Campus Insiders Projects College Football AP Top 25 Poll

first_imgNational Championship in Tampa Bay for 2017.Who will win enough games to compete for this?College football expert Phil Steele projected what the preseason AP top 10 will look like yesterday. You can see that here. Another outlet has done the same, but expanded to the complete top 25. Pete Fiutak of Campus Insiders and CollegeFootballNews.com has projected what the first AP poll of the 2016 college football season will look like. Who will enter next season No.1 in the AP [email protected]‘s Post-Spring Projected Top 25: https://t.co/WnfJg75exo pic.twitter.com/fwIPBXDnLD— Campus Insiders (@CampusInsiders) May 11, 2016Here’s his projected top 25:1. Clemson  2. Alabama  3. Michigan  4. Florida State  5. Oklahoma  6. Ohio State  7. LSU  8. Notre Dame  9. Tennessee  10. Georgia  11. Michigan State  12. Baylor  13. Oregon  14. Houston  15. Florida  16. USC  17. TCU  18. Wisconsin  19. Oklahoma State  20. Stanford  21. Iowa  22. Ole Miss  23. Louisville  24. UCLA  25. Nebraska You can view his full explanation for the rankings here.last_img read more

Magic Johnson And Jennifer Hudson Kick Off We Day In Seattle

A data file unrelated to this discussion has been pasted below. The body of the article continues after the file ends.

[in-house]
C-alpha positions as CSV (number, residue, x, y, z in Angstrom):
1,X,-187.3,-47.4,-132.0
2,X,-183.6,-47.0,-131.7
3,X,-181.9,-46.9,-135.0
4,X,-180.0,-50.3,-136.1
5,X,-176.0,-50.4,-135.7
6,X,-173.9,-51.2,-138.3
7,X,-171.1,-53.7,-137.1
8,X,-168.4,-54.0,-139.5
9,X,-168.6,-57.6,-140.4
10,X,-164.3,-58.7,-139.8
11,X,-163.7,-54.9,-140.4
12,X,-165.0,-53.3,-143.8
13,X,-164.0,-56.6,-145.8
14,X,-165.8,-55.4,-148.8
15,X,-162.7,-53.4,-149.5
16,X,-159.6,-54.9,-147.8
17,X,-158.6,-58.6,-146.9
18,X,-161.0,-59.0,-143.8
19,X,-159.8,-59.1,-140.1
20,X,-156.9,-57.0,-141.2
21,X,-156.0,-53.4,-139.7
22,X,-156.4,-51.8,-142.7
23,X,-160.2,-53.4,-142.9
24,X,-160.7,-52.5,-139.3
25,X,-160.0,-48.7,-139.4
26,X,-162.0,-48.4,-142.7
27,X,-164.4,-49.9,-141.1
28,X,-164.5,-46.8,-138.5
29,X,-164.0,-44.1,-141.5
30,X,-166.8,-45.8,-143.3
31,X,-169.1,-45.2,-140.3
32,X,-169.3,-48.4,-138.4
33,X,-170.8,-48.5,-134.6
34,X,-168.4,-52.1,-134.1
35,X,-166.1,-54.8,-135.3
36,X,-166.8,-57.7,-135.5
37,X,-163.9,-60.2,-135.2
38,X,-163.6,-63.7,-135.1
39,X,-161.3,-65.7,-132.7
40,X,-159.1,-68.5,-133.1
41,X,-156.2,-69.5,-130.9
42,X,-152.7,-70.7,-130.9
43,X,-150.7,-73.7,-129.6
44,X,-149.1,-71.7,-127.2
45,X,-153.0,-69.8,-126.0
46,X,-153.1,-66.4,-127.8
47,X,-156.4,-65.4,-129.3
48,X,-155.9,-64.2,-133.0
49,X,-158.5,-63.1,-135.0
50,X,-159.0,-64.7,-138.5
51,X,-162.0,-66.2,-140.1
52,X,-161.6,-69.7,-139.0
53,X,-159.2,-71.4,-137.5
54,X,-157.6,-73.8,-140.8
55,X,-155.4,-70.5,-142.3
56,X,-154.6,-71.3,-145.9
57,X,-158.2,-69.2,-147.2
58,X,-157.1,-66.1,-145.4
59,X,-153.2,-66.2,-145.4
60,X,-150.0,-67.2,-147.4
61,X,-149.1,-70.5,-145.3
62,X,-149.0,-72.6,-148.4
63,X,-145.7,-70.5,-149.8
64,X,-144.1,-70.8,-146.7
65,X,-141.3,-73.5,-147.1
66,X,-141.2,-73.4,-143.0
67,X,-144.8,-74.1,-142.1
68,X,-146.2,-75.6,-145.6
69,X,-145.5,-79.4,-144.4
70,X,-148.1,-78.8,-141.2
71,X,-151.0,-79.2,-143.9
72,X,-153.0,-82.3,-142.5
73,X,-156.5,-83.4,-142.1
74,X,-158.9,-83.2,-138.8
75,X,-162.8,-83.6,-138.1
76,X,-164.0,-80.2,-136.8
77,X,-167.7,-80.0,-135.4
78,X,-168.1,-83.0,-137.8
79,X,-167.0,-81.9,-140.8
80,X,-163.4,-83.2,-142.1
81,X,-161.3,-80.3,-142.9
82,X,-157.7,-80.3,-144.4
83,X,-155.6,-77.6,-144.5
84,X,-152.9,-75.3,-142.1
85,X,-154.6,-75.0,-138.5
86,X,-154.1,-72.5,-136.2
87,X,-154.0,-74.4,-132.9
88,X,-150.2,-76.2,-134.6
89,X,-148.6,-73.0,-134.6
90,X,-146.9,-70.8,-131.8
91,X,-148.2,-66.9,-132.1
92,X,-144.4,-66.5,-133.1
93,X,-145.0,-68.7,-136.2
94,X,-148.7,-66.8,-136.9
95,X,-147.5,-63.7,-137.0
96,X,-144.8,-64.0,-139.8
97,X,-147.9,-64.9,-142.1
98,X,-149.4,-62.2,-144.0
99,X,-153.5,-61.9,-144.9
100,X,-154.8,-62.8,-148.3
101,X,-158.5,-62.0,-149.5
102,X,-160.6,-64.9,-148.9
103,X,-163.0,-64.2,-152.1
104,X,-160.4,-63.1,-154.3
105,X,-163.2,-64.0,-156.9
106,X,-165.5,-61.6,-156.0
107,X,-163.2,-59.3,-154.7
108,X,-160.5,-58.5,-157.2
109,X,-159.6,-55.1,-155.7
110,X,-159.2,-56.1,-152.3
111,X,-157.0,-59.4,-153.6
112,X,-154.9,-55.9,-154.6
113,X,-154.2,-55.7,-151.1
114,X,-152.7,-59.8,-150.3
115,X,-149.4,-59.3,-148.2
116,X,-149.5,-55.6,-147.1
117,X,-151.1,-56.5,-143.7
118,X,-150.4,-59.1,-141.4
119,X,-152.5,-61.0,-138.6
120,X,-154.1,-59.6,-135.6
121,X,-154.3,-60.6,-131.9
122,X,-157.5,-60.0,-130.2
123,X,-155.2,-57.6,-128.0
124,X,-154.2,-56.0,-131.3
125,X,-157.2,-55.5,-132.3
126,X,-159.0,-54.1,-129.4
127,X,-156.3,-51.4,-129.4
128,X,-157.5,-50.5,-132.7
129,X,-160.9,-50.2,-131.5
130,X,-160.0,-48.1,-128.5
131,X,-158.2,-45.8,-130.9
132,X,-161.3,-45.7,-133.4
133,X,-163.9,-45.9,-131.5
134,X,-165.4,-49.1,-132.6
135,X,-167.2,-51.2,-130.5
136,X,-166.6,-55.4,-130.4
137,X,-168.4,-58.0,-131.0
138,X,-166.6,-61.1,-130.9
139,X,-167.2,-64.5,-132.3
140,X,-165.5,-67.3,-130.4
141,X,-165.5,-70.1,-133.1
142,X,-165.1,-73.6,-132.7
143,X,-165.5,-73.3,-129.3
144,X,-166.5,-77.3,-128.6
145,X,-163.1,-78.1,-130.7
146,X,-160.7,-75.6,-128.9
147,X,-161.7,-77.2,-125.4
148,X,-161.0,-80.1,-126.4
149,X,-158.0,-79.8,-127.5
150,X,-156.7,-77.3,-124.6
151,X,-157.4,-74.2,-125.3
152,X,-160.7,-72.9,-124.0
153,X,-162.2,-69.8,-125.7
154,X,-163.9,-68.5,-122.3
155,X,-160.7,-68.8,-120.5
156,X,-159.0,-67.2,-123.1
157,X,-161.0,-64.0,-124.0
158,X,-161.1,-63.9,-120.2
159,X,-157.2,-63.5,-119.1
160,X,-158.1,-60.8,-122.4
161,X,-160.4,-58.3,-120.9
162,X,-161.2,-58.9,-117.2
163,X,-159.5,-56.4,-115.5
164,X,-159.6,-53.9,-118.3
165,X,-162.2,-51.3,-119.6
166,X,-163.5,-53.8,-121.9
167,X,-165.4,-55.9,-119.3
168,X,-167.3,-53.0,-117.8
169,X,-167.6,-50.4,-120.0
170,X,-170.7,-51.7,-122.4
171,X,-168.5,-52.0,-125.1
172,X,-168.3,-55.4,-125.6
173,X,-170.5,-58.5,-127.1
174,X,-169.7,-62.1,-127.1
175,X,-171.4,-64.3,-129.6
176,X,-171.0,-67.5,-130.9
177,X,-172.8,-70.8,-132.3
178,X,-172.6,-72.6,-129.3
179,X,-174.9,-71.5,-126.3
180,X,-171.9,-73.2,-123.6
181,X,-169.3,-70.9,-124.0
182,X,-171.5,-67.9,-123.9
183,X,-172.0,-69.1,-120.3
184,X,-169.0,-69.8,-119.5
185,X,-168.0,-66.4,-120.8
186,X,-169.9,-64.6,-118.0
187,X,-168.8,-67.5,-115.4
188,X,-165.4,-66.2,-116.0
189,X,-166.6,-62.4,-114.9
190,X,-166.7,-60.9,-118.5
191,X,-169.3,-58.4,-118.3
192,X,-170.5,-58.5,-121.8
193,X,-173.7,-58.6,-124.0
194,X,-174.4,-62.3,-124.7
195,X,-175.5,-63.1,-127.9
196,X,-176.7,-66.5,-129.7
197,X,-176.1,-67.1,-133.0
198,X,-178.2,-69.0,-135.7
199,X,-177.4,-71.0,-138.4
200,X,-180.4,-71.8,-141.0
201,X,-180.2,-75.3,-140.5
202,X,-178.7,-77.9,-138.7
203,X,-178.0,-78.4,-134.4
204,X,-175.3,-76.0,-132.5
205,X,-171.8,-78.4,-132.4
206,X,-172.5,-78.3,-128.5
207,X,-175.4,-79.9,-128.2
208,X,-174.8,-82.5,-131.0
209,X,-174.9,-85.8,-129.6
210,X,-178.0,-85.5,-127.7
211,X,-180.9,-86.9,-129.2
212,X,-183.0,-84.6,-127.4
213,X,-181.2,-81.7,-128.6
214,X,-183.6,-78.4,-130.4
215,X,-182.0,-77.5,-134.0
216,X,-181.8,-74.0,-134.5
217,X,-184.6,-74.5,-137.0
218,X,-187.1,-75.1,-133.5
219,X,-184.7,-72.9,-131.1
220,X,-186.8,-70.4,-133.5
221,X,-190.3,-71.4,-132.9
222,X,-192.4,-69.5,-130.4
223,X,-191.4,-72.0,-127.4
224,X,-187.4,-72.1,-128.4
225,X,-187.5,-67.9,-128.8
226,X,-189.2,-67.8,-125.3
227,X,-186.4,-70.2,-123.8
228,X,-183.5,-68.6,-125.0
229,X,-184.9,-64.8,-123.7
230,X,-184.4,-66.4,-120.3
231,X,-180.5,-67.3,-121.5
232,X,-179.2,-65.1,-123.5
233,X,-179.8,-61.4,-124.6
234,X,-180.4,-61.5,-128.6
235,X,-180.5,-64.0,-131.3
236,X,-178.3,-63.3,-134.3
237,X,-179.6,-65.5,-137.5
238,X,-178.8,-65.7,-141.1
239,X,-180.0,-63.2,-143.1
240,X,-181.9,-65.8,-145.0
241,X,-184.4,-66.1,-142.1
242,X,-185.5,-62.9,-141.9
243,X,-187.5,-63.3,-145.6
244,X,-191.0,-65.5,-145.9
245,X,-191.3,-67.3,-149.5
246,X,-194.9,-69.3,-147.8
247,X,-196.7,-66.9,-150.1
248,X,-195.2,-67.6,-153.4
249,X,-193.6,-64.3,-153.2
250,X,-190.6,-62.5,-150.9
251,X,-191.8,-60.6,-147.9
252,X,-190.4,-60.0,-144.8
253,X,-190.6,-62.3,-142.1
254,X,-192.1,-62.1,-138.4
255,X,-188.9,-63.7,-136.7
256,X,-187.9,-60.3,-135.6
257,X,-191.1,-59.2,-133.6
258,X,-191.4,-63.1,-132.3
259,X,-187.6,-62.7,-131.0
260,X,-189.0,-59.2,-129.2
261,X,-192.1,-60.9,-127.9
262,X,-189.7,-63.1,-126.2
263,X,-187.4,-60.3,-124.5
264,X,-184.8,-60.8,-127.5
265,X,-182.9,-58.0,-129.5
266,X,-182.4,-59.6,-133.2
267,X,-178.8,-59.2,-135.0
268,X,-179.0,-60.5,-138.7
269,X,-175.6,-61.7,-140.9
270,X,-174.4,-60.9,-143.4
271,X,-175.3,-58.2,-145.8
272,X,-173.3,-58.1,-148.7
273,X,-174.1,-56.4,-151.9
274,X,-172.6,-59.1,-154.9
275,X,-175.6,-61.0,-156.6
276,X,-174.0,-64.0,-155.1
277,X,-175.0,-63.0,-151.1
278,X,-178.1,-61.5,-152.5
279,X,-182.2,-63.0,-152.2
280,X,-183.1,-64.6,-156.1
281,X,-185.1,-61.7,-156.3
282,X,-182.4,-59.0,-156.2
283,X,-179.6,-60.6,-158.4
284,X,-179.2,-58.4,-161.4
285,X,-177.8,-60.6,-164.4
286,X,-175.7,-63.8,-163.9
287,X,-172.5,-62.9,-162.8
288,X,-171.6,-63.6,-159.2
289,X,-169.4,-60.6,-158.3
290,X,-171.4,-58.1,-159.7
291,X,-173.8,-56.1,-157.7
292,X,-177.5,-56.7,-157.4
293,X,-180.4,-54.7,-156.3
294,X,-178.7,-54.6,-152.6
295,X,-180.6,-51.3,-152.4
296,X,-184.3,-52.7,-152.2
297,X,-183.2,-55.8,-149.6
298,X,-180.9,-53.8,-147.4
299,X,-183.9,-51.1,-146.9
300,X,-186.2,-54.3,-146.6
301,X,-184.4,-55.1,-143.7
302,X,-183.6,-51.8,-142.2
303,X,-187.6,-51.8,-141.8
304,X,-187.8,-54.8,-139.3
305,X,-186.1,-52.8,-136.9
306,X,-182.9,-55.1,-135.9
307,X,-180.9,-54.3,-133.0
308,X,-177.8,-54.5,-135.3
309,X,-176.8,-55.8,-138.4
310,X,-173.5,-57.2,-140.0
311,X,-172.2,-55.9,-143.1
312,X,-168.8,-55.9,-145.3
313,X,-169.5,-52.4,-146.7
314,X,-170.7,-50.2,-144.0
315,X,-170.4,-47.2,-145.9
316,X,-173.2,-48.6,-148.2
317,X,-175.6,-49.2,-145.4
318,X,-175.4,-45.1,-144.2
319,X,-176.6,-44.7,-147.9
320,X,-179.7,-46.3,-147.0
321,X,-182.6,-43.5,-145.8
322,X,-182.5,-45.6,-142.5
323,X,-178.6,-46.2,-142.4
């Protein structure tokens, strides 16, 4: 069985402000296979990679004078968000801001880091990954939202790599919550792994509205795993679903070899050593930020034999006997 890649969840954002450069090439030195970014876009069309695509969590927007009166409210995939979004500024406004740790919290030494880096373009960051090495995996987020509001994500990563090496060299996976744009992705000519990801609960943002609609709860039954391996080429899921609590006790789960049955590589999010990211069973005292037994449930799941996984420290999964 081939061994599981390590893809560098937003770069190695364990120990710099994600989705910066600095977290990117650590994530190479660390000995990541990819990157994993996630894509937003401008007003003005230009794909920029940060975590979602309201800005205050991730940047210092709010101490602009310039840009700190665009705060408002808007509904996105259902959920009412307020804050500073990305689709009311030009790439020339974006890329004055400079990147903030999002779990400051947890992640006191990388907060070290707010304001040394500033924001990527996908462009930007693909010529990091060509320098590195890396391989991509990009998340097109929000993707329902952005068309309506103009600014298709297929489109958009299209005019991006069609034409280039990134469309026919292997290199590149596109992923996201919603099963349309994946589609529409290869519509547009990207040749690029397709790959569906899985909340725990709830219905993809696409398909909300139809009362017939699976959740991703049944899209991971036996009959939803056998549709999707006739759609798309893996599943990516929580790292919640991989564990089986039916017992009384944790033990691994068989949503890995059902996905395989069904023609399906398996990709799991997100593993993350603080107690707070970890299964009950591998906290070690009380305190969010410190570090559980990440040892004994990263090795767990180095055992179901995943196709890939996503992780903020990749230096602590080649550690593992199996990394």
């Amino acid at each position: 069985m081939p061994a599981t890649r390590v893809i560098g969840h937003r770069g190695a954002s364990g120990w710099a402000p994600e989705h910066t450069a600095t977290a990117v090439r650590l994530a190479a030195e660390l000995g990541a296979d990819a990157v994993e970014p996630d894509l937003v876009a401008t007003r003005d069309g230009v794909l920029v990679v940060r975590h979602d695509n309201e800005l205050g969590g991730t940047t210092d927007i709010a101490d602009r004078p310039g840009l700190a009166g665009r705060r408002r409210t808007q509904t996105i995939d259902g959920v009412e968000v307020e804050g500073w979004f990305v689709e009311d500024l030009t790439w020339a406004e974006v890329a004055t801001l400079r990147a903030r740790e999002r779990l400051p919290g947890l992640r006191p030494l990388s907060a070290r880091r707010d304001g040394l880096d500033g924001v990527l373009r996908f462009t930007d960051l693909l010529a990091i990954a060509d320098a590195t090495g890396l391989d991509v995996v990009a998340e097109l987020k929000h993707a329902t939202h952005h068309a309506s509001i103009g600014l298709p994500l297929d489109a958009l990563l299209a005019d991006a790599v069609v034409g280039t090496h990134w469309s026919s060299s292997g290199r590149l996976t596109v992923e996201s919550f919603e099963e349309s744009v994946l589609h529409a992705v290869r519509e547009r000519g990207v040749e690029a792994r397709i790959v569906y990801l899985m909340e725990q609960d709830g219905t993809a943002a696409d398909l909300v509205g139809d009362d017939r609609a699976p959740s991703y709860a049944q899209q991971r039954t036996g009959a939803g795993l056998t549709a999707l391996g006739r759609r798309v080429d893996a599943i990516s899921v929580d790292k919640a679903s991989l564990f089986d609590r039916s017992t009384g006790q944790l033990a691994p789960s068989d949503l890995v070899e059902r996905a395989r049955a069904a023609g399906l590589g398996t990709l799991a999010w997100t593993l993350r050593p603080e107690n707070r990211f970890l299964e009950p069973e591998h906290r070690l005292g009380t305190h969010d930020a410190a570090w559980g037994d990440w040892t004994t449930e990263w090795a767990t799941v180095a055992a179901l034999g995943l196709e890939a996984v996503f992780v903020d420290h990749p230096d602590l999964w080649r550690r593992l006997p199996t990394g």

first_imgToday, the first-ever U.S. We Day kicks off in Seattle with a remarkable lineup of speakers and performers, including Magic Johnson, Jennifer Hudson and Seattle Seahawks Head Coach, Pete Carroll, taking the stage to inspire 15,000 young people at the KeyArena at Seattle Center.An initiative of international charity and educational partner Free The Children, We Day is the world’s largest youth empowerment event of its kind, created to ignite students’ passion to be active global citizens.Surprising the electric crowd of students and teachers from nearly 400 middle and high schools across the state are today’s hottest, chart-topping artists Macklemore & Ryan Lewis, as well as renowned singer and Free The Children ambassador Demi Lovato, sending an inspiring live Skype message all the way from Moscow.Leading the audience throughout the day are hosts Munro Chambers and Melinda Shankar from the hit television series DEGRASSI and international activists and co-founders of Free The Children, Craig and Marc Kielburger. Teachers and students will also hear from favorite fictional presidents young and old, including YouTube sensation Kid President and actor and activist Martin Sheen, as well as from Martin Luther King III, NBA All-Star Gary Payton, motivational speaker, actor and former U.S Army soldier, J.R. Martinez, Grammy award-winning performer Nelly Furtado and quarterback for the Seattle Seahawks, Russell Wilson, among others.“We Day is absolutely extraordinary – where else will you see world-renowned social activists, all-star athletes and award-winning musicians on one stage, firing up a crowd of 15,000 young people and celebrating their dedication to service?” said Pete Carroll, Head Coach of the Seattle Seahawks. “The We Day stage is packed with these big-time names, all here in Seattle, to inspire youth to begin their journey of taking positive actions to better our community and world.”Students can’t buy a ticket to We Day; they earn it through service by making a commitment to take one local and one global action throughout the year as part of the We Act program. We Act supports students and educators with free educational resources, student-led campaigns and support materials to help turn the event’s inspiration into sustainable change. Together, We Day and We Act provide a blueprint for raising a generation of active global citizens.“We’re thrilled to bring We Day to the U.S. for the first time, kicking it off in Seattle – a city known for being a leader in education, innovation and philanthropy,” said Craig Kielburger, co-founder of Free The Children. “Over the past five years alone, we’ve seen youth involved raise $26 million for more than 900 local and global causes and log 5.1 million volunteer hours. We can’t wait to see what youth across Washington State will achieve.”In partnership with the Seattle Seahawks and A Better Seattle, We Day Seattle is free of charge to the thousands of students and educators in attendance thanks to the generous support of co-title sponsors Microsoft and Amway North America, along with key Seattle-based supporters including Ballmer Family Giving, the Bill and Melinda Gates Foundation and the Paul G. Allen Family Foundation.“Today’s youth – tomorrow’s leaders – have the talent and motivation to spark change in communities across the globe,” said Steve Ballmer, CEO of Microsoft, who will address the We Day audience today. “Microsoft is thrilled to support young people around the world, through our YouthSpark initiative, with the technology and opportunities to power their dreams and help make them a reality.”Also announced on stage is Amway’s Who Cares Challenge: Youth Leadership Contest; a contest that will honor 10 young change-makers in the U.S. and Canada, and give them a chance to amplify their impact on the world. Over the next 10 weeks, applicants will be asked to share their stories of leadership in local community service and the selected winners will receive $10,000 to apply toward the cause of their choice. The top five of those 10 winners will also receive a trip to We Day Minnesota on October 8 for themselves and a companion.“As we join Free the Children in celebrating the first We Day here in the U.S., we hope to provide a further call to action for young adults passionate about service through Amway’s Who Cares Challenge,” said Tanios Viviani, Regional President of the Americas for Amway, who will unveil the contest on stage. “The contest will allow young people to share their story and continue on the path to making the world a more positive place.”We Day has taken the world by storm with 3.3 million fans, making it one of the world’s largest causes on Facebook. In Canada, We Day touches every major city coast to coast, bringing together hundreds of thousands of young people in their commitment to taking action for a better world.We Day Seattle will be captured in an hour-long special broadcast on Q13 FOX and JOEtv. “The Road To We Day” will feature how the movement got started, highlights and artist performances, inspirational stories of how local students earned their way in and a look ahead to what’s in store for We Day 2014. “The Road To We Day” airs April 12 at 8p on JOEtv (KZJO-TV) and again on April 14 at 5p on Q13 FOX (KCPQ-TV).last_img read more